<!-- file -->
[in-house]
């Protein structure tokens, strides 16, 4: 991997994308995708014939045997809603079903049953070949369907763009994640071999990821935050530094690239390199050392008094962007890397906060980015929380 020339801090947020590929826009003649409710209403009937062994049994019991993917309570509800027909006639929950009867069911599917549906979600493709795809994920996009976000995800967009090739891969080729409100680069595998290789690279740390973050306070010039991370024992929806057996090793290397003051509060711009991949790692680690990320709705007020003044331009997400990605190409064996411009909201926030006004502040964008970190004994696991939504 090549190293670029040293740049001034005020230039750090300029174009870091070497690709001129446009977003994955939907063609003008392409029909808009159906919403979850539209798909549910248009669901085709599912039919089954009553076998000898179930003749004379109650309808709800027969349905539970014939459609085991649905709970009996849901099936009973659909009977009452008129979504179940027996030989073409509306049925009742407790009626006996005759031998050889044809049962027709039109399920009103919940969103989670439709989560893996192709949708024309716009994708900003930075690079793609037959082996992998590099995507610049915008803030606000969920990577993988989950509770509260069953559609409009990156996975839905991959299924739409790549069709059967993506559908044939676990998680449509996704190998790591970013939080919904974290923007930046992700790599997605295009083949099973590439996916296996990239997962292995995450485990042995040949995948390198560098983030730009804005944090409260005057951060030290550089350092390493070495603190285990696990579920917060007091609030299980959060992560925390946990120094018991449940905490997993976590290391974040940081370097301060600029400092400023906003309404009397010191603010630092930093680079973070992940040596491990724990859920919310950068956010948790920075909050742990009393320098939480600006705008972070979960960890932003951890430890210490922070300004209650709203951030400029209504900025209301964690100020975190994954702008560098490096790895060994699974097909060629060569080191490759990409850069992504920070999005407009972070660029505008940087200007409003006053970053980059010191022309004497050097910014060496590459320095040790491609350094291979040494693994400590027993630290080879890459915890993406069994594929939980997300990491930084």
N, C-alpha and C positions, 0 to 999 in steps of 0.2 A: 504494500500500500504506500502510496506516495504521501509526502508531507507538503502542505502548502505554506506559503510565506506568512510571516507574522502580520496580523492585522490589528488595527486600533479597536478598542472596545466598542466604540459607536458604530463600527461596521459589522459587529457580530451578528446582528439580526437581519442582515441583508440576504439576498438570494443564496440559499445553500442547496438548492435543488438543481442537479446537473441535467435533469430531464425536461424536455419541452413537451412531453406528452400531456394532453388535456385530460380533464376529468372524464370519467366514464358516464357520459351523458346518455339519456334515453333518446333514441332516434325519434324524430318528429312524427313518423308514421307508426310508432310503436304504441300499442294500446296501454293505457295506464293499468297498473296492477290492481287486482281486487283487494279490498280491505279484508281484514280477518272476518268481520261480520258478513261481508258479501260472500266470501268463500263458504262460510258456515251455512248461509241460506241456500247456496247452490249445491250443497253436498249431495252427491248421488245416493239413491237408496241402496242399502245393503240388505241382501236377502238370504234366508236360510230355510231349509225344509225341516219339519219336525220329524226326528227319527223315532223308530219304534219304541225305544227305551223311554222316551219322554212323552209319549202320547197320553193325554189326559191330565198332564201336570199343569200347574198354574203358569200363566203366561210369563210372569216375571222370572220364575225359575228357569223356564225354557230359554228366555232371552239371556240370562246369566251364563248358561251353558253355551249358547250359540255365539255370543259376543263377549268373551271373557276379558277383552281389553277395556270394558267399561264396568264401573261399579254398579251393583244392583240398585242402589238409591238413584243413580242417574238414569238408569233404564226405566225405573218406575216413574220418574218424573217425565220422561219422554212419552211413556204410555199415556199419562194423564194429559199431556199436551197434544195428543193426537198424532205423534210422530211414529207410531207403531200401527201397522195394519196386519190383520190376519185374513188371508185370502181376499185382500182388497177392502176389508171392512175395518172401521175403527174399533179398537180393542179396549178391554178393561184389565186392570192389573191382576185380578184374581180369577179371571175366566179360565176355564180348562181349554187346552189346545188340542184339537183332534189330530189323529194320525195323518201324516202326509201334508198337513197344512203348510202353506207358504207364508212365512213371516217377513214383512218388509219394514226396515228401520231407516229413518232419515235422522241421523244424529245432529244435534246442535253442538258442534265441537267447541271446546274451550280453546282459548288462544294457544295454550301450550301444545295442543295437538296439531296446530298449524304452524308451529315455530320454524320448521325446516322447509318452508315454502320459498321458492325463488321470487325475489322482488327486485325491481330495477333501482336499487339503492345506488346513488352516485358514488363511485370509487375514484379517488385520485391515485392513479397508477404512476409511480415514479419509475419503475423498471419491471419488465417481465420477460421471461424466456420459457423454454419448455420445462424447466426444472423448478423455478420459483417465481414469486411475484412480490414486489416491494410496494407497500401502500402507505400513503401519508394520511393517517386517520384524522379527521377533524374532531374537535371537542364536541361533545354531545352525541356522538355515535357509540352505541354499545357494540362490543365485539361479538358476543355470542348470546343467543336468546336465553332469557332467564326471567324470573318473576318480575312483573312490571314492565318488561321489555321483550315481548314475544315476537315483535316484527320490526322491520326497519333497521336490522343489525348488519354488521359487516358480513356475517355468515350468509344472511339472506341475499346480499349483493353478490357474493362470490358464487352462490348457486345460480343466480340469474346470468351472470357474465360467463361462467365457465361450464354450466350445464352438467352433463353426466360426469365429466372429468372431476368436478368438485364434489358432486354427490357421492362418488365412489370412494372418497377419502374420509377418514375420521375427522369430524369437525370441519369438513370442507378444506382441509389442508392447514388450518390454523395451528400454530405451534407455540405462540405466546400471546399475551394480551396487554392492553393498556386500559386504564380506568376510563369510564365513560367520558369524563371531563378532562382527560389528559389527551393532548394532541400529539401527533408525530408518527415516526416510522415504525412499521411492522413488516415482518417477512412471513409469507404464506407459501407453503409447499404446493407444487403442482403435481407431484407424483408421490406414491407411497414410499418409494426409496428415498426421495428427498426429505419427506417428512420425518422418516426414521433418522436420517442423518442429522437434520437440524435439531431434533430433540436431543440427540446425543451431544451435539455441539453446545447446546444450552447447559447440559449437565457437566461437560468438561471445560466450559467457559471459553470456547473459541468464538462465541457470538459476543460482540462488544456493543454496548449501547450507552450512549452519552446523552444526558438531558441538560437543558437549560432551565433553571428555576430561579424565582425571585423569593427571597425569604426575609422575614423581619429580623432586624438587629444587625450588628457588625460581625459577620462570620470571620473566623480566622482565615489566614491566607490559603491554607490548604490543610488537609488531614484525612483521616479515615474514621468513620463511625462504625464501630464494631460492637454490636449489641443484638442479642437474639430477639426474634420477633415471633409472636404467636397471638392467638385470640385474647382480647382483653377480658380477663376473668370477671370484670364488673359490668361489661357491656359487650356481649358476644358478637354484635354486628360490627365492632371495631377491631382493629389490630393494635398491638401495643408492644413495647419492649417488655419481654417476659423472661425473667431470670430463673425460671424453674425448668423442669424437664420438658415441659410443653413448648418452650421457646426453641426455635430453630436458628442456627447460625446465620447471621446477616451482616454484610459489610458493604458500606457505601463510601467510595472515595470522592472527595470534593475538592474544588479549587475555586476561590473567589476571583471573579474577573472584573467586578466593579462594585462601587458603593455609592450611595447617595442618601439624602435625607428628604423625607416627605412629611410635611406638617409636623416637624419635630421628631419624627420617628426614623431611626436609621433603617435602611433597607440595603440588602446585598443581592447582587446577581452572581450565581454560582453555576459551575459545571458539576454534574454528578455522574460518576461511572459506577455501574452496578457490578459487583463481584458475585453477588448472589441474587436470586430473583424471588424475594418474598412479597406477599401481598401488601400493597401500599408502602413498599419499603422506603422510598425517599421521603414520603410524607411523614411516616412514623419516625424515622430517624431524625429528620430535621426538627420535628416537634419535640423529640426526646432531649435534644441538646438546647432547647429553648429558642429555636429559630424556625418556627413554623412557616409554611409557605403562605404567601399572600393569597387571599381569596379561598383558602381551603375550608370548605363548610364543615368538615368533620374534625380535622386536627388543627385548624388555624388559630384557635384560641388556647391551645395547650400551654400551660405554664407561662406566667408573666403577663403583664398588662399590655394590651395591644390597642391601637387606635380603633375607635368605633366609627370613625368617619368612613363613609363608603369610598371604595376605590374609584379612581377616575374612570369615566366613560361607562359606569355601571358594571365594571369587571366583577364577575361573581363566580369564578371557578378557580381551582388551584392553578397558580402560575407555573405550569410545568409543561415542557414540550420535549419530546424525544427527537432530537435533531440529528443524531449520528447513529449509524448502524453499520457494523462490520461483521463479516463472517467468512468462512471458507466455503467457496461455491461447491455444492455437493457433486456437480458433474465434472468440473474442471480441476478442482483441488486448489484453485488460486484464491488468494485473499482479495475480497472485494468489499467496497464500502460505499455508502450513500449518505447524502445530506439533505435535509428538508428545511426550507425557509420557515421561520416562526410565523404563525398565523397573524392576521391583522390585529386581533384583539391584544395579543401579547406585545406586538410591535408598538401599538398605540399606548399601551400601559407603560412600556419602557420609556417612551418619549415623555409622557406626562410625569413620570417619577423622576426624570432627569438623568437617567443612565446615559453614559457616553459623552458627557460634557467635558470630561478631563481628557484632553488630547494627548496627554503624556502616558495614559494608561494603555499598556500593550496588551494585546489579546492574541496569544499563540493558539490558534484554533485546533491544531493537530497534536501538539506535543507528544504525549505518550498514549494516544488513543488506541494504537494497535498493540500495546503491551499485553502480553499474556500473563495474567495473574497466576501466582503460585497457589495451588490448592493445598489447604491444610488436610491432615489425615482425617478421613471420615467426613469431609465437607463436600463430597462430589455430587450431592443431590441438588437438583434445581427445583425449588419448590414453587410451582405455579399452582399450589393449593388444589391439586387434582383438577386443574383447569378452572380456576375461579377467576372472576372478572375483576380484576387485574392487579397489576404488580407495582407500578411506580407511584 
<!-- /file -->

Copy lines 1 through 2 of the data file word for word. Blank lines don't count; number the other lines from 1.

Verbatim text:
[in-house]
């Protein structure tokens, strides 16, 4: 991997994308995708014939045997809603079903049953070949369907763009994640071999990821935050530094690239390199050392008094962007890397906060980015929380 020339801090947020590929826009003649409710209403009937062994049994019991993917309570509800027909006639929950009867069911599917549906979600493709795809994920996009976000995800967009090739891969080729409100680069595998290789690279740390973050306070010039991370024992929806057996090793290397003051509060711009991949790692680690990320709705007020003044331009997400990605190409064996411009909201926030006004502040964008970190004994696991939504 090549190293670029040293740049001034005020230039750090300029174009870091070497690709001129446009977003994955939907063609003008392409029909808009159906919403979850539209798909549910248009669901085709599912039919089954009553076998000898179930003749004379109650309808709800027969349905539970014939459609085991649905709970009996849901099936009973659909009977009452008129979504179940027996030989073409509306049925009742407790009626006996005759031998050889044809049962027709039109399920009103919940969103989670439709989560893996192709949708024309716009994708900003930075690079793609037959082996992998590099995507610049915008803030606000969920990577993988989950509770509260069953559609409009990156996975839905991959299924739409790549069709059967993506559908044939676990998680449509996704190998790591970013939080919904974290923007930046992700790599997605295009083949099973590439996916296996990239997962292995995450485990042995040949995948390198560098983030730009804005944090409260005057951060030290550089350092390493070495603190285990696990579920917060007091609030299980959060992560925390946990120094018991449940905490997993976590290391974040940081370097301060600029400092400023906003309404009397010191603010630092930093680079973070992940040596491990724990859920919310950068956010948790920075909050742990009393320098939480600006705008972070979960960890932003951890430890210490922070300004209650709203951030400029209504900025209301964690100020975190994954702008560098490096790895060994699974097909060629060569080191490759990409850069992504920070999005407009972070660029505008940087200007409003006053970053980059010191022309004497050097910014060496590459320095040790491609350094291979040494693994400590027993630290080879890459915890993406069994594929939980997300990491930084």